The NAO recommends that Highways England and the Department keep in view the open to traffic date of December 2026 to ensure it remains realistic. They should also engage effectively with other government departments and stakeholders to ensure all the expected benefits of the project are delivered.

"The tunnel at Stonehenge is currently only just value for money by the Department’s own business case. Based on experience, project costs tend to grow rather than fall, at least in the early years. It will take a very special effort by the Department to protect public value up to completion."

Amyas Morse, the head of the NAO

Read the full report

Improving the A303 between Amesbury and Berwick Down

Notes for editors

Key facts

£1.5 to £2.4bn
Estimated cost range (2016 prices) to build Amesbury to Berwick Down project (which includes the tunnel under Stonehenge)

estimated maintenance costs (2016 prices) of Amesbury to Berwick Down project over 60 years 3.3km current length of proposed tunnel under Stonehenge

the cultural heritage benefits as a percentage of total monetised project benefits

latest benefit-cost ratio for Amesbury to Berwick Down project, excluding wider economic impacts

December 2026
estimated date for the Amesbury to Berwick down project to be open to traffic

number of projects needed to complete the A303/A358 road corridor works

intended completion date for all eight projects along the A303/A358 road corridor


Notes for Editors

  1. Highways England estimated the value of heritage benefits by asking respondents in a survey how much they would be willing to pay to remove the road from the World Heritage Site. While it followed HM Treasury guidance in arriving at this estimate, these benefits are uncertain because they are based on a hypothetical situation and are difficult to measure. The Department questioned whether people might have responded with a higher value than they would have done in a real-life decision-making scenario and advised decision makers to treat them cautiously.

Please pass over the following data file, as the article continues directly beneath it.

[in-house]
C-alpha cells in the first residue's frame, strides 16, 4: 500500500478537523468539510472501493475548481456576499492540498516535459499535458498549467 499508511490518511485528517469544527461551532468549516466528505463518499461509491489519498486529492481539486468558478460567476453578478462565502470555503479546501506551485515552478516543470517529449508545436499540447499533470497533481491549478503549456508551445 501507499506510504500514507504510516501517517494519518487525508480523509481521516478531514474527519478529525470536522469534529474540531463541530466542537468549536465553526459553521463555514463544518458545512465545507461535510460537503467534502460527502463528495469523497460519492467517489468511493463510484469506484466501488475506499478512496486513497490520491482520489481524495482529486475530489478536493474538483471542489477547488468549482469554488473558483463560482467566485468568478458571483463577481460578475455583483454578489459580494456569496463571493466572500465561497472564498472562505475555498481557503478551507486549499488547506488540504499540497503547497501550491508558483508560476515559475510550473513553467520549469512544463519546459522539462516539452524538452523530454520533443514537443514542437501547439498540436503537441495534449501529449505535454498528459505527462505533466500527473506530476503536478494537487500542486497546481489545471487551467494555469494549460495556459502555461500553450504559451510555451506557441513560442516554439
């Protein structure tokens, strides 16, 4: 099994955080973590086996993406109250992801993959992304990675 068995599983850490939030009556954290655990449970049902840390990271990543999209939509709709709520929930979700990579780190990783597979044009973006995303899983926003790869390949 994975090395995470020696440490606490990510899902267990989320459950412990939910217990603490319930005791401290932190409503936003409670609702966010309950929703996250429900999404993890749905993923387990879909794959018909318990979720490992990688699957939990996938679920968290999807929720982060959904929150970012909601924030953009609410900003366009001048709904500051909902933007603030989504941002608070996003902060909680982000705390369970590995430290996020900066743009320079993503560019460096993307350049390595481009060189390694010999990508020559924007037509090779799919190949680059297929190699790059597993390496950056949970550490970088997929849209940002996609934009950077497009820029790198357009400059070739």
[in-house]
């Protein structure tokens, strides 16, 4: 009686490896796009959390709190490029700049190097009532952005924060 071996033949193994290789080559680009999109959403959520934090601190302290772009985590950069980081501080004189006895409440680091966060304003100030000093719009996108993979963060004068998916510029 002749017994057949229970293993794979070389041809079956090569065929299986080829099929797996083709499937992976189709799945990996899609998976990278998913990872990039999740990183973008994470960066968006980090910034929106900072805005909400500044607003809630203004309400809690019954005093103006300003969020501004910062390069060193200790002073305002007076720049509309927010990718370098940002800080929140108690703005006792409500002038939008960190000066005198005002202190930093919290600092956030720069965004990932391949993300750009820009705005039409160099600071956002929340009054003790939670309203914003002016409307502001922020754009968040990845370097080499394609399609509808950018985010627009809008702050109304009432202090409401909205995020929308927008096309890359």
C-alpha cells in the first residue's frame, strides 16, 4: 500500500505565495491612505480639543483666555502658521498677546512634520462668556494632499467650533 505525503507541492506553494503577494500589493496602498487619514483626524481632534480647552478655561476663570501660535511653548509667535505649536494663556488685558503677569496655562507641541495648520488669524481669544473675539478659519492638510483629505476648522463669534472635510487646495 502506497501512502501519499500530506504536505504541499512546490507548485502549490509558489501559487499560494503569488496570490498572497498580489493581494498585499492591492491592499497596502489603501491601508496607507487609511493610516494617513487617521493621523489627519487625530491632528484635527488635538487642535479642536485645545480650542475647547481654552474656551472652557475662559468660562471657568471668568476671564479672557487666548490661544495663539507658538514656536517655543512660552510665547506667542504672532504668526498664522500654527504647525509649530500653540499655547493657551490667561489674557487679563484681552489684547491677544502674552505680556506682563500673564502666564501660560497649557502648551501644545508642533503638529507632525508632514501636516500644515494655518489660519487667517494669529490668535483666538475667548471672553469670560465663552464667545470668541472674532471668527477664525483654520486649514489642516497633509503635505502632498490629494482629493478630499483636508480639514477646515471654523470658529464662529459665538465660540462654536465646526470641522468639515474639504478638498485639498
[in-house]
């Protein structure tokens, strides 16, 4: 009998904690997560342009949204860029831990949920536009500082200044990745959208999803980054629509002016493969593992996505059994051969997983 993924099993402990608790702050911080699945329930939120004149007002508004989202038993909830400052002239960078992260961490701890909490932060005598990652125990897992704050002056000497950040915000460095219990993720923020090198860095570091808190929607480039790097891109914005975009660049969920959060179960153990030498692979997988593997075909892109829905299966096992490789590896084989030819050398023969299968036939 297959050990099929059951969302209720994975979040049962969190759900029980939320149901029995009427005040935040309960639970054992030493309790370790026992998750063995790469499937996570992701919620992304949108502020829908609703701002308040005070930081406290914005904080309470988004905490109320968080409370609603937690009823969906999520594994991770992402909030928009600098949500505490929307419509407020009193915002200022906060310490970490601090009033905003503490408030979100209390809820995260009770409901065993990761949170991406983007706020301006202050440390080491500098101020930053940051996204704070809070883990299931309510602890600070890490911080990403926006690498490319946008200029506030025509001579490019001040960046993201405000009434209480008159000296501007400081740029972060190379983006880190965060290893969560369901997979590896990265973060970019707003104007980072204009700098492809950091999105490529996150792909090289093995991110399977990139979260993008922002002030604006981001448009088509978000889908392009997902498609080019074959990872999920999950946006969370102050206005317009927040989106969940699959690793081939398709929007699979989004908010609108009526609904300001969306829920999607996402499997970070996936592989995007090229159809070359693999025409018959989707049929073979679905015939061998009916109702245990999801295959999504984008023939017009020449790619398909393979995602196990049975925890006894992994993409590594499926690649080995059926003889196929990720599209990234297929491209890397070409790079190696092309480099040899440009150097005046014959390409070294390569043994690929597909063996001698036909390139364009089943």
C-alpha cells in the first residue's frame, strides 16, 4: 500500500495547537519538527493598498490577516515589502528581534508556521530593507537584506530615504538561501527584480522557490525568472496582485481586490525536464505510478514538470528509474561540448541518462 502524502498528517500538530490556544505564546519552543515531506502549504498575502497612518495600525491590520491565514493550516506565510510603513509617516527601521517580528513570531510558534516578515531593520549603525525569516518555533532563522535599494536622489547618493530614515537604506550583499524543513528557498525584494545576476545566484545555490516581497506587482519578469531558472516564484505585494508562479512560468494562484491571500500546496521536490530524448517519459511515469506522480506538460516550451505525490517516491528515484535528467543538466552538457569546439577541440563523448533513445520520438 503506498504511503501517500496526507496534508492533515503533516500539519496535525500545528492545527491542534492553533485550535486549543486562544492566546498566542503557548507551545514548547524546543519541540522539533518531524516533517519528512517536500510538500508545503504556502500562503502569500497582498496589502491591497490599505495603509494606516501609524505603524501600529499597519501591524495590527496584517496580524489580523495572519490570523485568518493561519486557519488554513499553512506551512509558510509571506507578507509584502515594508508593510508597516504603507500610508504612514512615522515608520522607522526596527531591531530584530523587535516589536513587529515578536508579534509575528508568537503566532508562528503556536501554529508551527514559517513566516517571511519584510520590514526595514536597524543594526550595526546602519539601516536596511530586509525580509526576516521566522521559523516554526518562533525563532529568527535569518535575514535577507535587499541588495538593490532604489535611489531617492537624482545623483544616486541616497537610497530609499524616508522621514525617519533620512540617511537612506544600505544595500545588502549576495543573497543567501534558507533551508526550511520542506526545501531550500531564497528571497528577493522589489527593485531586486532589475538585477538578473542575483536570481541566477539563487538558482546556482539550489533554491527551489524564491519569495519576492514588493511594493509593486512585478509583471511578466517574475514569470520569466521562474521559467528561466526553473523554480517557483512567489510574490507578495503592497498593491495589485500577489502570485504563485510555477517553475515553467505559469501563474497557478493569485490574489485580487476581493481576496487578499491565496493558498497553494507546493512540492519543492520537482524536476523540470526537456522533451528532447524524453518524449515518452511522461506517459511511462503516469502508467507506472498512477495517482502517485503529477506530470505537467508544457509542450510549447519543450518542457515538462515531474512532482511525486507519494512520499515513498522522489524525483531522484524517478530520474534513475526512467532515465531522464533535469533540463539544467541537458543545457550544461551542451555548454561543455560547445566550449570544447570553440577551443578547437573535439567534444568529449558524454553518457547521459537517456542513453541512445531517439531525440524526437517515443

2. Highways England has undertaken archaeological surveys to avoid disturbing archaeological sites. However, there remains a risk that unidentified sites may be discovered during construction, which may cause delays and increase costs. In 2007, the government cancelled the planned tunnel project at Stonehenge because of unforeseen difficulties in the construction work. These included the presence of phosphatic chalk, which can be difficult to drill through and dispose of, which increased expected costs. Highways England has undertaken preliminary ground investigations, but it remains possible that there are further phosphatic chalk deposits or unstable cavities, which are unlikely to be identified before construction begins. See paragraph 3.11
  3. Press notices and reports are available from the date of publication on the. Hard copies can be obtained by using the relevant links on our website.
  4. The National Audit Office scrutinises public spending for Parliament and is independent of government. The Comptroller and Auditor General (C&AG), Sir Amyas Morse KCB, is an Officer of the House of Commons and leads the NAO, which employs some 785 people. The C&AG certifies the accounts of all government departments and many other public sector bodies. He has statutory authority to examine and report to Parliament on whether departments and the bodies they fund have used their resources efficiently, effectively, and with economy. Our studies evaluate the value for money of public spending, nationally and locally. Our recommendations and reports on good practice help government improve public services. Our work led to audited savings of £741 million in 2017.